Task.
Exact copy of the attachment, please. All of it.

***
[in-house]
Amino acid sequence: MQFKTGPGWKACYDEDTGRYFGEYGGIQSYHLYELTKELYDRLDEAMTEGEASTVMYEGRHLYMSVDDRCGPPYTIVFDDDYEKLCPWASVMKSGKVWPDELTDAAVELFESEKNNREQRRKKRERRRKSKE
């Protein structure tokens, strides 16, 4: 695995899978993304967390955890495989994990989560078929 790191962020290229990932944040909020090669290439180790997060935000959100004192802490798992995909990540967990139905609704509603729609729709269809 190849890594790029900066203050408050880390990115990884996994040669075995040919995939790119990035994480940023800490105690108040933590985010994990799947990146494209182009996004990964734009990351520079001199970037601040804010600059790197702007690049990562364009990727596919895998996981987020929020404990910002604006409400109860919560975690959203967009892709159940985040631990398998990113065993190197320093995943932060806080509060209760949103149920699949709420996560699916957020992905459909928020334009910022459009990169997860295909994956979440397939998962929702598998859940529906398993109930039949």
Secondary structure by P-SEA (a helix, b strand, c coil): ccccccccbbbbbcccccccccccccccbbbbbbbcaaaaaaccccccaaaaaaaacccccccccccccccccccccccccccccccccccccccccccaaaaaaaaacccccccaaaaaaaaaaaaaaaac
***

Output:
[in-house]
Amino acid sequence: MQFKTGPGWKACYDEDTGRYFGEYGGIQSYHLYELTKELYDRLDEAMTEGEASTVMYEGRHLYMSVDDRCGPPYTIVFDDDYEKLCPWASVMKSGKVWPDELTDAAVELFESEKNNREQRRKKRERRRKSKE
């Protein structure tokens, strides 16, 4: 695995899978993304967390955890495989994990989560078929 790191962020290229990932944040909020090669290439180790997060935000959100004192802490798992995909990540967990139905609704509603729609729709269809 190849890594790029900066203050408050880390990115990884996994040669075995040919995939790119990035994480940023800490105690108040933590985010994990799947990146494209182009996004990964734009990351520079001199970037601040804010600059790197702007690049990562364009990727596919895998996981987020929020404990910002604006409400109860919560975690959203967009892709159940985040631990398998990113065993190197320093995943932060806080509060209760949103149920699949709420996560699916957020992905459909928020334009910022459009990169997860295909994956979440397939998962929702598998859940529906398993109930039949």
Secondary structure by P-SEA (a helix, b strand, c coil): ccccccccbbbbbcccccccccccccccbbbbbbbcaaaaaaccccccaaaaaaaacccccccccccccccccccccccccccccccccccccccccccaaaaaaaaacccccccaaaaaaaaaaaaaaaac